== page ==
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Performance analysis of frequency-mixed PPP-RTK using low-cost GNSS chipset with different antenna configurations

Abstract

Low-cost Global Navigation Satellite System (GNSS) devices offer a cost-effective alternative to traditional GNSS systems, making GNSS technology accessible to a wider range of applications. Nevertheless, low-cost GNSS devices often face the challenges in effectively capturing and tracking satellite signals, which leads to losing the observations at certain frequencies. Moreover, the observation peculiarities of low-cost devices are in contradistinction to those of traditional geodetic GNSS receivers. In this contribution, a low-cost PPP-RTK model that considers the unique characteristics of different types of measurements is developed and its performance is fully evaluated with u-blox F9P receivers equipped with three distinctive antenna configurations: vertical dipole, microstrip patch, and helix antennas. Several static and kinematic experiments in different scenarios are conducted to verify the effectiveness of the proposed method. The results indicate that the mixed-frequency PPP-RTK model outperforms the traditional dual-frequency one with higher positioning accuracy and fixing percentage. Among the three low-cost antennas tested, the vertical dipole antenna demonstrates the best performance under static conditions and shows a comparable performance as geodetic antennas with a positioning accuracy of 0.02 m, 0.01 m and 0.07 m in the east, north, and up components, respectively. Under low-speed kinematic scenarios, the helix antenna outperforms the other two with a positioning accuracy of (0.07 m, 0.07 m, 0.34 m). Furthermore, the helix antenna is also proved to be the best choice for vehicle navigation with an ambiguity fixing rate of over 95% and a positioning accuracy of (0.13 m, 0.14 m, 0.36 m).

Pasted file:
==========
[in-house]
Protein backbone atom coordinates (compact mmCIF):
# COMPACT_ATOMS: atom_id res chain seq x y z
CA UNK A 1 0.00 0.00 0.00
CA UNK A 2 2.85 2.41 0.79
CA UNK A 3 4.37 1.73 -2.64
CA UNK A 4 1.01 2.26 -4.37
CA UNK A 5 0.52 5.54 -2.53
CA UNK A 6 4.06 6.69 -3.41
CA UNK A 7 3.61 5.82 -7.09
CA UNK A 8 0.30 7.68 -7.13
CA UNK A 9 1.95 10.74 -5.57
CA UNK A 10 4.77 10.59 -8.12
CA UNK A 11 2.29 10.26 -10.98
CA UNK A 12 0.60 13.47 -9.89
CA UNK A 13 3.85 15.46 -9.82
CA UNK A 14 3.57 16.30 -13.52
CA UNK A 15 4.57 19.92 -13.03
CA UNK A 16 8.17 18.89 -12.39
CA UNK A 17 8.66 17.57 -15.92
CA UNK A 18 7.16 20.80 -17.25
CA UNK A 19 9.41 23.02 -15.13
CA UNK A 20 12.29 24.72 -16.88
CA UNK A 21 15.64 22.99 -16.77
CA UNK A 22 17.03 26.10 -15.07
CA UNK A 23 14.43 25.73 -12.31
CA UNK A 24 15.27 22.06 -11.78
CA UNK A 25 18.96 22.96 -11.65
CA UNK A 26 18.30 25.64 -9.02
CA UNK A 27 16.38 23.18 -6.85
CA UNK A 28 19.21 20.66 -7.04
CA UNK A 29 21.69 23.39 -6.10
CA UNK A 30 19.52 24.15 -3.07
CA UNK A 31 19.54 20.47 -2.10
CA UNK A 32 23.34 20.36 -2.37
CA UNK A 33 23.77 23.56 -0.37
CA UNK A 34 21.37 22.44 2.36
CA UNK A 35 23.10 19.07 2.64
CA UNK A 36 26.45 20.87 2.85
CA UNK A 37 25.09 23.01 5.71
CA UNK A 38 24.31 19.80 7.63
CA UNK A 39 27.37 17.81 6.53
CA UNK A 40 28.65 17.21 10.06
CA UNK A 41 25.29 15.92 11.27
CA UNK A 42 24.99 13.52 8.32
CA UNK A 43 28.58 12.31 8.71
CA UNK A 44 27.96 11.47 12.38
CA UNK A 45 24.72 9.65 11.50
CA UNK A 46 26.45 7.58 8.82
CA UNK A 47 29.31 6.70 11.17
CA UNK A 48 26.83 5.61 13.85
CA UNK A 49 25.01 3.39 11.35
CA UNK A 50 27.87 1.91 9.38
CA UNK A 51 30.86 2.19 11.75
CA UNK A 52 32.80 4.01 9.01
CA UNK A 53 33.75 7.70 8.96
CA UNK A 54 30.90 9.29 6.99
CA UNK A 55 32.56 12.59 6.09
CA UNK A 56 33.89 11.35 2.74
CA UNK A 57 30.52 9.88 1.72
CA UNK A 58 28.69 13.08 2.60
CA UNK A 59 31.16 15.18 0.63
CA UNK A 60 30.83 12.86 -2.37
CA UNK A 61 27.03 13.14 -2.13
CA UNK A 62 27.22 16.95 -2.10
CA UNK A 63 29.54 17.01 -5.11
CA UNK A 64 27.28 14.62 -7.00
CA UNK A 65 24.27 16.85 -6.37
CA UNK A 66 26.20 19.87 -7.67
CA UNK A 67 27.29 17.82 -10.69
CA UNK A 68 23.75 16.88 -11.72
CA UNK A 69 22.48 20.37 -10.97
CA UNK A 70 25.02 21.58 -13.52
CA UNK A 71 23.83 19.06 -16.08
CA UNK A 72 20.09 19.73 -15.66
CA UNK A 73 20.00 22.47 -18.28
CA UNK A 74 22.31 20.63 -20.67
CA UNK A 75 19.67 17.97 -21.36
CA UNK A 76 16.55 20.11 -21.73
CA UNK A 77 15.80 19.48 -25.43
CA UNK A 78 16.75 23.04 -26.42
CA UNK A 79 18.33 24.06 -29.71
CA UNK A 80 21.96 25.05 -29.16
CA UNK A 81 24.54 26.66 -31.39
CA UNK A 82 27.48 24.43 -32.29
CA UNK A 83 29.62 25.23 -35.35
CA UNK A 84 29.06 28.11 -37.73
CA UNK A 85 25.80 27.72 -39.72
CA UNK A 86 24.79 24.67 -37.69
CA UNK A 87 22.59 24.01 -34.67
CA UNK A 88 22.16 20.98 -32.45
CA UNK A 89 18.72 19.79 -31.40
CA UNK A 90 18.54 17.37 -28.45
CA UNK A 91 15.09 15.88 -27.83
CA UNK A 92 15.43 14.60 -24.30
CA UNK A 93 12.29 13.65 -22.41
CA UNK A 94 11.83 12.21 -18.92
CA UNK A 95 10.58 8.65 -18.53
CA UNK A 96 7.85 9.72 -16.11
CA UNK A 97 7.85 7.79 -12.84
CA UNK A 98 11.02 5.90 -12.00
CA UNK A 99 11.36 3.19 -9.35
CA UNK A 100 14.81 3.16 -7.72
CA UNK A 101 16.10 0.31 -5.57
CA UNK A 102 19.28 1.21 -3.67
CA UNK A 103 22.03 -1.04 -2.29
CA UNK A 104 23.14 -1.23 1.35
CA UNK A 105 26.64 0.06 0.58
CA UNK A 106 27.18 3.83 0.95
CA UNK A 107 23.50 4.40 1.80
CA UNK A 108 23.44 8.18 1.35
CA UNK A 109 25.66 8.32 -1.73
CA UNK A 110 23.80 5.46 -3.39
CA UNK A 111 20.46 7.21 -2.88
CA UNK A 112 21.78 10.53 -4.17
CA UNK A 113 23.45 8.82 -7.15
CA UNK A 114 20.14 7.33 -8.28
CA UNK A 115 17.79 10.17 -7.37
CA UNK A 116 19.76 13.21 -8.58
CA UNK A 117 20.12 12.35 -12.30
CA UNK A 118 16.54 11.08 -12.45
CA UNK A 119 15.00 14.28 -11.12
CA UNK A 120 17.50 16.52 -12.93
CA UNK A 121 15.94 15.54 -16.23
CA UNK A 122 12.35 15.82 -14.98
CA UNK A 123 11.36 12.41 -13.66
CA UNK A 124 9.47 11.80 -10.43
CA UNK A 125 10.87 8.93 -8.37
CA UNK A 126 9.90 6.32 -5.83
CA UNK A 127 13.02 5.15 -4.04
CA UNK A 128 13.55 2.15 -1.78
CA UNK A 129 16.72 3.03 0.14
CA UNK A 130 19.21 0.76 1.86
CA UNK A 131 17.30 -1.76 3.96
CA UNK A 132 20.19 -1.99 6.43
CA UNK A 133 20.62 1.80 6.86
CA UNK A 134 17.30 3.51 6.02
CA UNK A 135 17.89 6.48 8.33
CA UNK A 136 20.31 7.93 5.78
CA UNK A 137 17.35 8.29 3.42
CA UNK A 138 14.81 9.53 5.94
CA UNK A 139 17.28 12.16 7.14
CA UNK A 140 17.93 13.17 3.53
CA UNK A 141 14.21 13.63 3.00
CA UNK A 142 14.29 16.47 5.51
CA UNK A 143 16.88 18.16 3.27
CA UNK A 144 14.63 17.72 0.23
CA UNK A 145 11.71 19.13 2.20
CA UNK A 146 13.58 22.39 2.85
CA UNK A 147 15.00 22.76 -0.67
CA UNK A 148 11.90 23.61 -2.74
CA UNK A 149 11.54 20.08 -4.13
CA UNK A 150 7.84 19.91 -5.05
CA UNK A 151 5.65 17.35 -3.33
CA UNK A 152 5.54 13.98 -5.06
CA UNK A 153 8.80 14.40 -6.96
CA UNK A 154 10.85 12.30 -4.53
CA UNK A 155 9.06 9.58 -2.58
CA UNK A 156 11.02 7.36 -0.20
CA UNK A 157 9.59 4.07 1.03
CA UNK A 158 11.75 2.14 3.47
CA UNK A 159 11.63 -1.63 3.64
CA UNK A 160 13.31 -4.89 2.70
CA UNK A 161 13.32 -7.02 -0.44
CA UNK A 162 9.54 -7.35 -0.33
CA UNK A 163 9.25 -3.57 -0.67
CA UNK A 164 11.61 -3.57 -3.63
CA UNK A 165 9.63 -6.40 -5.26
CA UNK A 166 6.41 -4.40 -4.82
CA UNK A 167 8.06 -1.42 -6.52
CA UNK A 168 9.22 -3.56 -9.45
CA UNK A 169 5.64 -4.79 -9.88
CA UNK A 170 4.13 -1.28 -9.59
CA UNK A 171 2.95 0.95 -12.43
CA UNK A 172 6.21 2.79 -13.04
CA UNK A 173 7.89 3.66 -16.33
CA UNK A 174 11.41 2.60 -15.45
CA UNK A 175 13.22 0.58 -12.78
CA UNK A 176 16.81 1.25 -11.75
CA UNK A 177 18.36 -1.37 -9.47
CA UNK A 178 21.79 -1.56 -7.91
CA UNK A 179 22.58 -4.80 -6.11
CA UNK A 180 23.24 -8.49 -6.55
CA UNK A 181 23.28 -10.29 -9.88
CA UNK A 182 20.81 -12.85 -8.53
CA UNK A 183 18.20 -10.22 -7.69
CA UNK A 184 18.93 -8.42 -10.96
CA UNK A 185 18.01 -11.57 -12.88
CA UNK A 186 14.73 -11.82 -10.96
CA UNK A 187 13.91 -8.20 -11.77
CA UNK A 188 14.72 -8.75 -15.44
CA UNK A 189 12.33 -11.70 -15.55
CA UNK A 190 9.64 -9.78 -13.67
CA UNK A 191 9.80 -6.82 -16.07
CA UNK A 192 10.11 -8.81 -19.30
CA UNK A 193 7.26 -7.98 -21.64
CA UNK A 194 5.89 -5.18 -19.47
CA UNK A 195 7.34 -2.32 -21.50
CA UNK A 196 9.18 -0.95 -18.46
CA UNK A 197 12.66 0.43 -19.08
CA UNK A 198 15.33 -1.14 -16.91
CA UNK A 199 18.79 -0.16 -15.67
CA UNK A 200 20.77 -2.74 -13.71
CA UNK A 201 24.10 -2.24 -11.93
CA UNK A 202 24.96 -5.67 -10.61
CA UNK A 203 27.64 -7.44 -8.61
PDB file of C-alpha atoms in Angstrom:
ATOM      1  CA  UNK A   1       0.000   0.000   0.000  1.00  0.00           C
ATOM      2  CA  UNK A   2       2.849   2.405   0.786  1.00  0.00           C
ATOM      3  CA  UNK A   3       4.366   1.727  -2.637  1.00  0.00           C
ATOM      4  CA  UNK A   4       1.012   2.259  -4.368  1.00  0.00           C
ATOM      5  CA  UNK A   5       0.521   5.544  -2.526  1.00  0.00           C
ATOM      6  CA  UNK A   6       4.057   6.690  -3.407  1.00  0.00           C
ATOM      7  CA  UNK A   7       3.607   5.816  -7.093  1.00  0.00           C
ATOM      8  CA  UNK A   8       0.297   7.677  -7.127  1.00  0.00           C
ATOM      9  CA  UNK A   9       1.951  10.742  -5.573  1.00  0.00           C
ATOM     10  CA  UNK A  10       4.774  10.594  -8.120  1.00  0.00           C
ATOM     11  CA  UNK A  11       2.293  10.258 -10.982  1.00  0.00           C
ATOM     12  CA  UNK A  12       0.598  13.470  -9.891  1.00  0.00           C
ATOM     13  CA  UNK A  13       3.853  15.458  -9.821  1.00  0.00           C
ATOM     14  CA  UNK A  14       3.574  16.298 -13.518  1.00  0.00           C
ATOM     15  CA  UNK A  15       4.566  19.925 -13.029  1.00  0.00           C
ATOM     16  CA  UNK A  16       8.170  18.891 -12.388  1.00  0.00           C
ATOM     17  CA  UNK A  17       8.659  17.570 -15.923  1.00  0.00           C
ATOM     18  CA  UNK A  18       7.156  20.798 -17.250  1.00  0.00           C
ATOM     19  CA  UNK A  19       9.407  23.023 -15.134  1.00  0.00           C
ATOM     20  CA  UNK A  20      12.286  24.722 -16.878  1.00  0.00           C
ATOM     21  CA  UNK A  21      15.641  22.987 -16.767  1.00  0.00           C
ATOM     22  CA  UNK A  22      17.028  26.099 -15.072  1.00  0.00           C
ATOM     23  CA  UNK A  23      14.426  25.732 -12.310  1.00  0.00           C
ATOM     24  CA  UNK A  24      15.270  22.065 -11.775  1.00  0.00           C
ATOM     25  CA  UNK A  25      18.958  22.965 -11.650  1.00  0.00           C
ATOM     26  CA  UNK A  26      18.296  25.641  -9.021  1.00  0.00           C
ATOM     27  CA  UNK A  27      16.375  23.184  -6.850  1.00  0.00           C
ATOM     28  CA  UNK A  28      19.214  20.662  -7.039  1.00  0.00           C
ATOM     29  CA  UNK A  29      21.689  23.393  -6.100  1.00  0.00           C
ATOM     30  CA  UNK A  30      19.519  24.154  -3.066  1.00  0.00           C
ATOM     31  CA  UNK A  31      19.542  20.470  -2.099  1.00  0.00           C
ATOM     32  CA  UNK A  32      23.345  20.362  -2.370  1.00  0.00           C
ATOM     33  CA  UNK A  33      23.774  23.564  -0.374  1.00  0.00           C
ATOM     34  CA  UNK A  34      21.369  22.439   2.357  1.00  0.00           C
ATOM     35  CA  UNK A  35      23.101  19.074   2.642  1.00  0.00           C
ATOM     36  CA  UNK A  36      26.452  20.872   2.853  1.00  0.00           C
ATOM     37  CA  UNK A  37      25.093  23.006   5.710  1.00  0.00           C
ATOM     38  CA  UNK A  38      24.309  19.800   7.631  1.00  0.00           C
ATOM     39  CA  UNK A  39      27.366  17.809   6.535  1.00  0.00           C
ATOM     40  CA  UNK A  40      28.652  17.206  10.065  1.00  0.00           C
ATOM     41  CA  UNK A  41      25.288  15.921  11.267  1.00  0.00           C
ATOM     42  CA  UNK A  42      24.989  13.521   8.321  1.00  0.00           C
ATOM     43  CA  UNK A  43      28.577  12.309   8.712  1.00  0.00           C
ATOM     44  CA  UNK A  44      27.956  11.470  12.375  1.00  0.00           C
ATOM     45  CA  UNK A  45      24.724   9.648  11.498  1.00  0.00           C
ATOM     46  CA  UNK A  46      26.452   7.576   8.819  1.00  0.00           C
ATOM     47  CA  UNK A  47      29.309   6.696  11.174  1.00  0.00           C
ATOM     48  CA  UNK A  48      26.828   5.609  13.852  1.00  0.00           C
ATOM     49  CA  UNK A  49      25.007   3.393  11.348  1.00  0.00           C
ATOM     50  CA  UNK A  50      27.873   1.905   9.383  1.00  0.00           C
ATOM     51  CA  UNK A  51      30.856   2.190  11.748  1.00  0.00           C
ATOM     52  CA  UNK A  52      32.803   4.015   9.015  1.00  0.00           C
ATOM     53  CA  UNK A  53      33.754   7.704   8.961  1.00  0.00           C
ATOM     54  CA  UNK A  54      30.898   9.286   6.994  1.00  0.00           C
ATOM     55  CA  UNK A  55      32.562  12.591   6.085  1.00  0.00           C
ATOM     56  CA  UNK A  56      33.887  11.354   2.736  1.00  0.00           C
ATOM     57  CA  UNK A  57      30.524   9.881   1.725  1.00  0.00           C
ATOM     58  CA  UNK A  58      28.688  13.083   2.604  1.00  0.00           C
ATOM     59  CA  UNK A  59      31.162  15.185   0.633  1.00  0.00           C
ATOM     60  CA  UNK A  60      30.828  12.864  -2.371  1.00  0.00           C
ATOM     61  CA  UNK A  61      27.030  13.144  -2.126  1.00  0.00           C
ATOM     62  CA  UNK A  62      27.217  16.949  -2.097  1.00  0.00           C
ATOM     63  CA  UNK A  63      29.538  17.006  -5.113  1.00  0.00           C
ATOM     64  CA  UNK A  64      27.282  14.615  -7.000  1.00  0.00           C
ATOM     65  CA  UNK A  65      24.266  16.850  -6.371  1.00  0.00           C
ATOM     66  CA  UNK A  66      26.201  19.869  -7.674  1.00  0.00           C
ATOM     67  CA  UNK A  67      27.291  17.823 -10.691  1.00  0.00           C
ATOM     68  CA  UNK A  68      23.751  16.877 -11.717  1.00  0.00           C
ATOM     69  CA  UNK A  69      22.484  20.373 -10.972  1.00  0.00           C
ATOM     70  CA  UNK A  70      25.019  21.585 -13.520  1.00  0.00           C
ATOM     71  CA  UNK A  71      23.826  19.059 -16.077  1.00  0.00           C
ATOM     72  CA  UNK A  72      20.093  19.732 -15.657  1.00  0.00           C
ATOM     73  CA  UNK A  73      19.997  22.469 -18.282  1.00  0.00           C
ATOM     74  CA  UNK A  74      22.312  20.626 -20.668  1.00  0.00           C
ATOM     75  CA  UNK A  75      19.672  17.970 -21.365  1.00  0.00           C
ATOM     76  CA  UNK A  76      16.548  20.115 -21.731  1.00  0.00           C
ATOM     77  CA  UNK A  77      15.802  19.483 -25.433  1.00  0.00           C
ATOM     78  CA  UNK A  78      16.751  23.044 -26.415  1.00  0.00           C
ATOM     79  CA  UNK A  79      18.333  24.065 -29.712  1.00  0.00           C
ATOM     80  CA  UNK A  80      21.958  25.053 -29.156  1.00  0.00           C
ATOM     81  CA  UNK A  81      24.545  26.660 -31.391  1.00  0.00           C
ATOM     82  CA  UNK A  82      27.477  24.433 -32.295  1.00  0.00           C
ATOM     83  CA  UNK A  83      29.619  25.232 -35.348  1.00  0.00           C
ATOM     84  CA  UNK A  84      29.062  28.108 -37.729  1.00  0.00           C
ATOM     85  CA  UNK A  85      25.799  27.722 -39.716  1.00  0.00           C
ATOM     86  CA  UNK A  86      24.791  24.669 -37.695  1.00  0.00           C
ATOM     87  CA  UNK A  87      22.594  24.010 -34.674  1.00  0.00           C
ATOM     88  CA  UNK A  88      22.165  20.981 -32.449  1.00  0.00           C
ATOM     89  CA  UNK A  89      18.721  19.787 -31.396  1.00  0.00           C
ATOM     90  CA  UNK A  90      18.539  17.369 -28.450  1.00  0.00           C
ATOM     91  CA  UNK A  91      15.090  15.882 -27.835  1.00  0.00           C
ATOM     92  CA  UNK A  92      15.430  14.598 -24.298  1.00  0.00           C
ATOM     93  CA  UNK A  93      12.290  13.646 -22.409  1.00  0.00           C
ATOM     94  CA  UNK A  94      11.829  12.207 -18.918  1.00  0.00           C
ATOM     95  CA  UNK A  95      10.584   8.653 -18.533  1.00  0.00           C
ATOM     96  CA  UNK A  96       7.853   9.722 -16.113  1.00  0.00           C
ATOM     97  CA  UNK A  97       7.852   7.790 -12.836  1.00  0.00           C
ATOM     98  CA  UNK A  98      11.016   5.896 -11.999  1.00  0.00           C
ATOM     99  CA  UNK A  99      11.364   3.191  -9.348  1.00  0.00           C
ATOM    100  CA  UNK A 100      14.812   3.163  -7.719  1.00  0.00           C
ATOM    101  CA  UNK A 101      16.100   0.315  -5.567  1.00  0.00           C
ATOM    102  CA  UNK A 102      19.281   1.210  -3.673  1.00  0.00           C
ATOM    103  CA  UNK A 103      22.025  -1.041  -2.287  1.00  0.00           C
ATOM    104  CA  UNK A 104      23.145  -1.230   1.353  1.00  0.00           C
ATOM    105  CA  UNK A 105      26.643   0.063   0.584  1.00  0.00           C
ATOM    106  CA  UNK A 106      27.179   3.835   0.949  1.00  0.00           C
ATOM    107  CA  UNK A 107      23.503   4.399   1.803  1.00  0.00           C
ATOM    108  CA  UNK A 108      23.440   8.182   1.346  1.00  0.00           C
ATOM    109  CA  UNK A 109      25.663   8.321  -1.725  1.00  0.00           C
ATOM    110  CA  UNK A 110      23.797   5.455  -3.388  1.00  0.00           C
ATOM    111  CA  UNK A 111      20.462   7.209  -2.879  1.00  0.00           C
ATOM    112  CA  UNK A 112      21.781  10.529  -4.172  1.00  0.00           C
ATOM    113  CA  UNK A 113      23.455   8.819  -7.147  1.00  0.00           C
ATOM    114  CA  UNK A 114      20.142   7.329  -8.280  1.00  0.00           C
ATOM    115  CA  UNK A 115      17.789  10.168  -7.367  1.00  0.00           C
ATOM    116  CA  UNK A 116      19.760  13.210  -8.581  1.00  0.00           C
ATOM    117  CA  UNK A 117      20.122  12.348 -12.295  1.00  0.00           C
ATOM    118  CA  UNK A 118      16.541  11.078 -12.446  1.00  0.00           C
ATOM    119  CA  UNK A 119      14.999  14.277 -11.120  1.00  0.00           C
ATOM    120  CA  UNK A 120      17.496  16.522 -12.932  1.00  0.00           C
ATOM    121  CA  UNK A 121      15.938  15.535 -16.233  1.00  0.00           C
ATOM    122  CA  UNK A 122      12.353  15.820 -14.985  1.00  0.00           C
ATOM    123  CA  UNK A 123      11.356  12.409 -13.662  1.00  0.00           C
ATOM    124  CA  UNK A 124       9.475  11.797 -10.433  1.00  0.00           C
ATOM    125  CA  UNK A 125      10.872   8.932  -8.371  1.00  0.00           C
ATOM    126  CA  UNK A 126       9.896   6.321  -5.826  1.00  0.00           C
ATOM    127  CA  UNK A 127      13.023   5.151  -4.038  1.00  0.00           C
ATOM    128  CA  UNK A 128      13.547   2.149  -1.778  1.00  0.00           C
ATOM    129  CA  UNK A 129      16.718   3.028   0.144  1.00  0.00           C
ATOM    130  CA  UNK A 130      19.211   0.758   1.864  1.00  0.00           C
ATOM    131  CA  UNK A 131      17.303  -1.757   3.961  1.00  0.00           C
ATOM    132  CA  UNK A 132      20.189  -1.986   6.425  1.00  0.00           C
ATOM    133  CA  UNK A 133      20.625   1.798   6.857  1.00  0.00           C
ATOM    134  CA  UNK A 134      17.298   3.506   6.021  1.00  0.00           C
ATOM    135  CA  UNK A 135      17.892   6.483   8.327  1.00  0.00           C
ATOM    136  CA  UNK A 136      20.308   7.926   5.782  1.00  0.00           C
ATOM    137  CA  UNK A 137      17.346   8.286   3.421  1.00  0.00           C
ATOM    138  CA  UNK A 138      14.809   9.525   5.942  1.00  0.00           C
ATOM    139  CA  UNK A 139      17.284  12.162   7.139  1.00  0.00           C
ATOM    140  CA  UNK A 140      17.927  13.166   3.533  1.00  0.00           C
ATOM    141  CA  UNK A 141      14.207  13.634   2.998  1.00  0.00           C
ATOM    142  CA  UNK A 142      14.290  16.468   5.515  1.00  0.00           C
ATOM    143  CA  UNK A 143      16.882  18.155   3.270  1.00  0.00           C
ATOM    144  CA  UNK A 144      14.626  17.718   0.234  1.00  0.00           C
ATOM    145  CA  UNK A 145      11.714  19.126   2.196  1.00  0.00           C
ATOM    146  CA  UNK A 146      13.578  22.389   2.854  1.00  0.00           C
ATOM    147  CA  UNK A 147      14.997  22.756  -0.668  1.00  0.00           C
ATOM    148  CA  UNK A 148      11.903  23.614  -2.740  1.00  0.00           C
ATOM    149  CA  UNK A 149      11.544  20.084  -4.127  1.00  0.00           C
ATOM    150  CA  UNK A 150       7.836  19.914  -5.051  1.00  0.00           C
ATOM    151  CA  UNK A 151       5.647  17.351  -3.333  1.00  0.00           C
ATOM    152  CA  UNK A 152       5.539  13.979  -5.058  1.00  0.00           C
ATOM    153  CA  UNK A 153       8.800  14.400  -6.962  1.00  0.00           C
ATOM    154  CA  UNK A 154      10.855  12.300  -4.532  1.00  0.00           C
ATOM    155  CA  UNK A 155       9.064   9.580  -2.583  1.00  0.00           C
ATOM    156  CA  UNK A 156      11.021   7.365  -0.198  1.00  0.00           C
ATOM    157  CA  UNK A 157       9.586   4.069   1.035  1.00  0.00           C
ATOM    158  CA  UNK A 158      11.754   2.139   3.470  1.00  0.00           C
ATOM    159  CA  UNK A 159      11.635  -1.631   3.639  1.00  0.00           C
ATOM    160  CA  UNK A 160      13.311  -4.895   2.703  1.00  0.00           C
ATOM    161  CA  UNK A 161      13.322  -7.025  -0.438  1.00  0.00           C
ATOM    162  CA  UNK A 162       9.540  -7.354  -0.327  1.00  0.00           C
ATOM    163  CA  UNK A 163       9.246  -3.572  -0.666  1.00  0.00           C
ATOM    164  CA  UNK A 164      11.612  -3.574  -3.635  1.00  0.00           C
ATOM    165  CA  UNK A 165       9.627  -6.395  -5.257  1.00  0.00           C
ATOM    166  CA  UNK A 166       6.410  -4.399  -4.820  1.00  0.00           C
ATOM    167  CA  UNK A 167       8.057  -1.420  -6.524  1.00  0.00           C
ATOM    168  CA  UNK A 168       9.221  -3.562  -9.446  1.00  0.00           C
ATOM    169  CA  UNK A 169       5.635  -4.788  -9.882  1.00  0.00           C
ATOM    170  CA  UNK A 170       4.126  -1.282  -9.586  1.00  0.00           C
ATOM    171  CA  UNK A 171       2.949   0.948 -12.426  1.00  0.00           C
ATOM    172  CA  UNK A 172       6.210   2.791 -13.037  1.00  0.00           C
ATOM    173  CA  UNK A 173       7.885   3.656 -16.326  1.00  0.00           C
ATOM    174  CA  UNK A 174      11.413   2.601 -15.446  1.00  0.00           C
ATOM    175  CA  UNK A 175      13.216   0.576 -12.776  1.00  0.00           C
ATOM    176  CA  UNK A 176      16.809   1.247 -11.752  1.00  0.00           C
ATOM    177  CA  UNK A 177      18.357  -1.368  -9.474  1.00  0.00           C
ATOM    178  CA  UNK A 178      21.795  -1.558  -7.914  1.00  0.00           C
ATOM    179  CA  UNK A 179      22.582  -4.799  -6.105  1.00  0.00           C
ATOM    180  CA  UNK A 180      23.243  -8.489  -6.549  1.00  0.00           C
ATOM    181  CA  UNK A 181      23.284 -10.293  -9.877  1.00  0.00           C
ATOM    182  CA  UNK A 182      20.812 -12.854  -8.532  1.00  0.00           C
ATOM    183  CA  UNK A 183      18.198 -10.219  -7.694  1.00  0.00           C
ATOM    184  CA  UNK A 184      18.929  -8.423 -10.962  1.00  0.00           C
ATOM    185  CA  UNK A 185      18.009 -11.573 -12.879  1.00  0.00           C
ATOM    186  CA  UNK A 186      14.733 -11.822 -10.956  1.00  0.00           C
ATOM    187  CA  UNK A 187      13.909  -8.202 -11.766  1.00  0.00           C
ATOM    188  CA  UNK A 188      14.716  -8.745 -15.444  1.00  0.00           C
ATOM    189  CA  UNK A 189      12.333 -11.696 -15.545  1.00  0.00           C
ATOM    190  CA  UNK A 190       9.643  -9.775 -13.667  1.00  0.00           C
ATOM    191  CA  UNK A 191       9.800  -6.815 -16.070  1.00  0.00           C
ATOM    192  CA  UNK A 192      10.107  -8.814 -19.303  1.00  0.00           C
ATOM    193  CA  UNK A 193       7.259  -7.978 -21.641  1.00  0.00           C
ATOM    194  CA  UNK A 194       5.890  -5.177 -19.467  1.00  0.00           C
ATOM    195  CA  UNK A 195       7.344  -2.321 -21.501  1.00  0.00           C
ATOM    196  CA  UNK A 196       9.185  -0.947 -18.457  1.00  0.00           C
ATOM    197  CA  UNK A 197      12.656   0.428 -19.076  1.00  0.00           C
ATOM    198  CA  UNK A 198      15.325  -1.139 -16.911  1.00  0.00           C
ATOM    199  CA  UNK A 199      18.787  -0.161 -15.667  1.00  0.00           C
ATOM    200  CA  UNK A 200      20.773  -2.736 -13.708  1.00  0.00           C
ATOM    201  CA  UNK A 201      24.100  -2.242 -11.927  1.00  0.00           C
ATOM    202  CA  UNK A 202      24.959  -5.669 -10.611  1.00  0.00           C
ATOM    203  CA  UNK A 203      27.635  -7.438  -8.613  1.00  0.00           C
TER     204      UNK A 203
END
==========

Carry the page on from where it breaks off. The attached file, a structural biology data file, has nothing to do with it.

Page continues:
Introduction

Global Navigation Satellite System (GNSS) has been widely used in geodesy relying on geodetic receivers, which exhibit commendable capabilities in terms of multipath suppression, noise reduction, and observation quality. However, the widespread adoption of geodetic receivers is hindered by their high cost, bulky size, substantial power consumption, and inconvenient portability in the mass market. Thanks to the rapid advancements in manufacturing technology, GNSS receivers are undergoing a transformative shift towards miniaturization, lightweight design, and affordability (Amami et al., 2014; Hofmann-Wellenhof et al., 2012). Many commercial companies such as Broadcom (www.broadcom.com), u-blox (www.u-blox.com), and unicorecomm (www.unicorecomm.com) have developed low-cost GNSS chipsets for as little as 100–200 dollars. This has made GNSS with low-cost receivers be a new research hotspot and of great potential for emerging massive and automatic applications (Mongrédien et al., 2016; Odolinski & Teunissen, 2016, 2017).